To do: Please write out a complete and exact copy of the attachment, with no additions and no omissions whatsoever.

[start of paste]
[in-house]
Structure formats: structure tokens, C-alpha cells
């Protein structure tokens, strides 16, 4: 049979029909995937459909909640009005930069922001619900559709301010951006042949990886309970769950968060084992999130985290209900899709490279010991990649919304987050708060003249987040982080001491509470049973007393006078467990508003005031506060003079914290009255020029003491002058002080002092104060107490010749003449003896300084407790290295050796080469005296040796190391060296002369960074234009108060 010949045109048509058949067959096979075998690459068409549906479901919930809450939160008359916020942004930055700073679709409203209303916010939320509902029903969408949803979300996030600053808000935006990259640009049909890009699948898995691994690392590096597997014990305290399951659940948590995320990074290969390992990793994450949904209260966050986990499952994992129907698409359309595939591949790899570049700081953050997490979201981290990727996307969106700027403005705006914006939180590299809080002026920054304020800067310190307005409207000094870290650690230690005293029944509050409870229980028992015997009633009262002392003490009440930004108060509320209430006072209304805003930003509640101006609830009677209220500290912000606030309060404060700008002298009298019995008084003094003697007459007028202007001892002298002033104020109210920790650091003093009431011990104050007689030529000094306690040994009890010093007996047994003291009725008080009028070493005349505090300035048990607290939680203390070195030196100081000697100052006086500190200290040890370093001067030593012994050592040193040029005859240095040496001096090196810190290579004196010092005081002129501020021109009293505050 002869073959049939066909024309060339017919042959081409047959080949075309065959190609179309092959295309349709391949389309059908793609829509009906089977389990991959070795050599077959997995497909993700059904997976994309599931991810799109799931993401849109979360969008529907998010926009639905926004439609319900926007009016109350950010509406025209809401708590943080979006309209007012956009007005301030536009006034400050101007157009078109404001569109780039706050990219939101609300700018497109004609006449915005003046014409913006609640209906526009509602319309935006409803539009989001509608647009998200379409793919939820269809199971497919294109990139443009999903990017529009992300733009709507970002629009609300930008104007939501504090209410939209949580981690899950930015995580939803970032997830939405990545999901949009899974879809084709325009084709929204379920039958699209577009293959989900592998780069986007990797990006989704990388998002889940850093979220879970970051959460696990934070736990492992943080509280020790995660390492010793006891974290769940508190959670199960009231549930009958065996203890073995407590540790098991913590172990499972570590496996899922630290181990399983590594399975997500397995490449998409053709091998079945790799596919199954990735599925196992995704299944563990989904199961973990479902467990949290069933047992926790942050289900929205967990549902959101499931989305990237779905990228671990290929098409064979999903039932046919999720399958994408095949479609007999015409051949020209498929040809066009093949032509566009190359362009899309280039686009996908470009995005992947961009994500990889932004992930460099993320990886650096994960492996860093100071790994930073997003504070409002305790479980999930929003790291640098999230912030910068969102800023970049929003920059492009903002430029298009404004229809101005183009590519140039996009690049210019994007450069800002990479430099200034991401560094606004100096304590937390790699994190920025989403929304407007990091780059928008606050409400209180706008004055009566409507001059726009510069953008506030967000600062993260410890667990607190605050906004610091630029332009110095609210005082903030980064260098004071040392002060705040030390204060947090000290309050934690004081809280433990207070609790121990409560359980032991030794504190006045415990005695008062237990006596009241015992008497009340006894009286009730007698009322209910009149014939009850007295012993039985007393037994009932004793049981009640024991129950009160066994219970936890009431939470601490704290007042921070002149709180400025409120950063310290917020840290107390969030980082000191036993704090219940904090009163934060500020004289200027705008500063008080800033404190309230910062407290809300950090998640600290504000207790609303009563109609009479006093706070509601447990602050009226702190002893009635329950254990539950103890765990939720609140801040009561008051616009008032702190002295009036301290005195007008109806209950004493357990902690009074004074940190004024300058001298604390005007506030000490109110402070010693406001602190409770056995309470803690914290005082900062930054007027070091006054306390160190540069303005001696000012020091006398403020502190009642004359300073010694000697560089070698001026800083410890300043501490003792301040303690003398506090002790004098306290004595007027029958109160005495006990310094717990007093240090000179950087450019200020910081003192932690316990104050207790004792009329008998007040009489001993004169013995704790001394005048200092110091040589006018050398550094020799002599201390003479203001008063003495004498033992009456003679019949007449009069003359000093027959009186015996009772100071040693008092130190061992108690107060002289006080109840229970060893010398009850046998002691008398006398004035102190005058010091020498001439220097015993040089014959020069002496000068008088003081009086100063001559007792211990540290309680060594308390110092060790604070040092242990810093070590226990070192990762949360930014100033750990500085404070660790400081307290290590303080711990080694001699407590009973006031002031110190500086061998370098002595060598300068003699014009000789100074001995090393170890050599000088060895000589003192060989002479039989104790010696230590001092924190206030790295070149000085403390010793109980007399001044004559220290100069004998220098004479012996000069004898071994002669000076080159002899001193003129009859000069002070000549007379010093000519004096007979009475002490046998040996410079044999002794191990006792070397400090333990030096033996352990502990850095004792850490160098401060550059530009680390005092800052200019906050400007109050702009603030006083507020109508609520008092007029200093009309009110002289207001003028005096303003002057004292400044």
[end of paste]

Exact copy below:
[in-house]
Structure formats: structure tokens, C-alpha cells
């Protein structure tokens, strides 16, 4: 049979029909995937459909909640009005930069922001619900559709301010951006042949990886309970769950968060084992999130985290209900899709490279010991990649919304987050708060003249987040982080001491509470049973007393006078467990508003005031506060003079914290009255020029003491002058002080002092104060107490010749003449003896300084407790290295050796080469005296040796190391060296002369960074234009108060 010949045109048509058949067959096979075998690459068409549906479901919930809450939160008359916020942004930055700073679709409203209303916010939320509902029903969408949803979300996030600053808000935006990259640009049909890009699948898995691994690392590096597997014990305290399951659940948590995320990074290969390992990793994450949904209260966050986990499952994992129907698409359309595939591949790899570049700081953050997490979201981290990727996307969106700027403005705006914006939180590299809080002026920054304020800067310190307005409207000094870290650690230690005293029944509050409870229980028992015997009633009262002392003490009440930004108060509320209430006072209304805003930003509640101006609830009677209220500290912000606030309060404060700008002298009298019995008084003094003697007459007028202007001892002298002033104020109210920790650091003093009431011990104050007689030529000094306690040994009890010093007996047994003291009725008080009028070493005349505090300035048990607290939680203390070195030196100081000697100052006086500190200290040890370093001067030593012994050592040193040029005859240095040496001096090196810190290579004196010092005081002129501020021109009293505050 002869073959049939066909024309060339017919042959081409047959080949075309065959190609179309092959295309349709391949389309059908793609829509009906089977389990991959070795050599077959997995497909993700059904997976994309599931991810799109799931993401849109979360969008529907998010926009639905926004439609319900926007009016109350950010509406025209809401708590943080979006309209007012956009007005301030536009006034400050101007157009078109404001569109780039706050990219939101609300700018497109004609006449915005003046014409913006609640209906526009509602319309935006409803539009989001509608647009998200379409793919939820269809199971497919294109990139443009999903990017529009992300733009709507970002629009609300930008104007939501504090209410939209949580981690899950930015995580939803970032997830939405990545999901949009899974879809084709325009084709929204379920039958699209577009293959989900592998780069986007990797990006989704990388998002889940850093979220879970970051959460696990934070736990492992943080509280020790995660390492010793006891974290769940508190959670199960009231549930009958065996203890073995407590540790098991913590172990499972570590496996899922630290181990399983590594399975997500397995490449998409053709091998079945790799596919199954990735599925196992995704299944563990989904199961973990479902467990949290069933047992926790942050289900929205967990549902959101499931989305990237779905990228671990290929098409064979999903039932046919999720399958994408095949479609007999015409051949020209498929040809066009093949032509566009190359362009899309280039686009996908470009995005992947961009994500990889932004992930460099993320990886650096994960492996860093100071790994930073997003504070409002305790479980999930929003790291640098999230912030910068969102800023970049929003920059492009903002430029298009404004229809101005183009590519140039996009690049210019994007450069800002990479430099200034991401560094606004100096304590937390790699994190920025989403929304407007990091780059928008606050409400209180706008004055009566409507001059726009510069953008506030967000600062993260410890667990607190605050906004610091630029332009110095609210005082903030980064260098004071040392002060705040030390204060947090000290309050934690004081809280433990207070609790121990409560359980032991030794504190006045415990005695008062237990006596009241015992008497009340006894009286009730007698009322209910009149014939009850007295012993039985007393037994009932004793049981009640024991129950009160066994219970936890009431939470601490704290007042921070002149709180400025409120950063310290917020840290107390969030980082000191036993704090219940904090009163934060500020004289200027705008500063008080800033404190309230910062407290809300950090998640600290504000207790609303009563109609009479006093706070509601447990602050009226702190002893009635329950254990539950103890765990939720609140801040009561008051616009008032702190002295009036301290005195007008109806209950004493357990902690009074004074940190004024300058001298604390005007506030000490109110402070010693406001602190409770056995309470803690914290005082900062930054007027070091006054306390160190540069303005001696000012020091006398403020502190009642004359300073010694000697560089070698001026800083410890300043501490003792301040303690003398506090002790004098306290004595007027029958109160005495006990310094717990007093240090000179950087450019200020910081003192932690316990104050207790004792009329008998007040009489001993004169013995704790001394005048200092110091040589006018050398550094020799002599201390003479203001008063003495004498033992009456003679019949007449009069003359000093027959009186015996009772100071040693008092130190061992108690107060002289006080109840229970060893010398009850046998002691008398006398004035102190005058010091020498001439220097015993040089014959020069002496000068008088003081009086100063001559007792211990540290309680060594308390110092060790604070040092242990810093070590226990070192990762949360930014100033750990500085404070660790400081307290290590303080711990080694001699407590009973006031002031110190500086061998370098002595060598300068003699014009000789100074001995090393170890050599000088060895000589003192060989002479039989104790010696230590001092924190206030790295070149000085403390010793109980007399001044004559220290100069004998220098004479012996000069004898071994002669000076080159002899001193003129009859000069002070000549007379010093000519004096007979009475002490046998040996410079044999002794191990006792070397400090333990030096033996352990502990850095004792850490160098401060550059530009680390005092800052200019906050400007109050702009603030006083507020109508609520008092007029200093009309009110002289207001003028005096303003002057004292400044």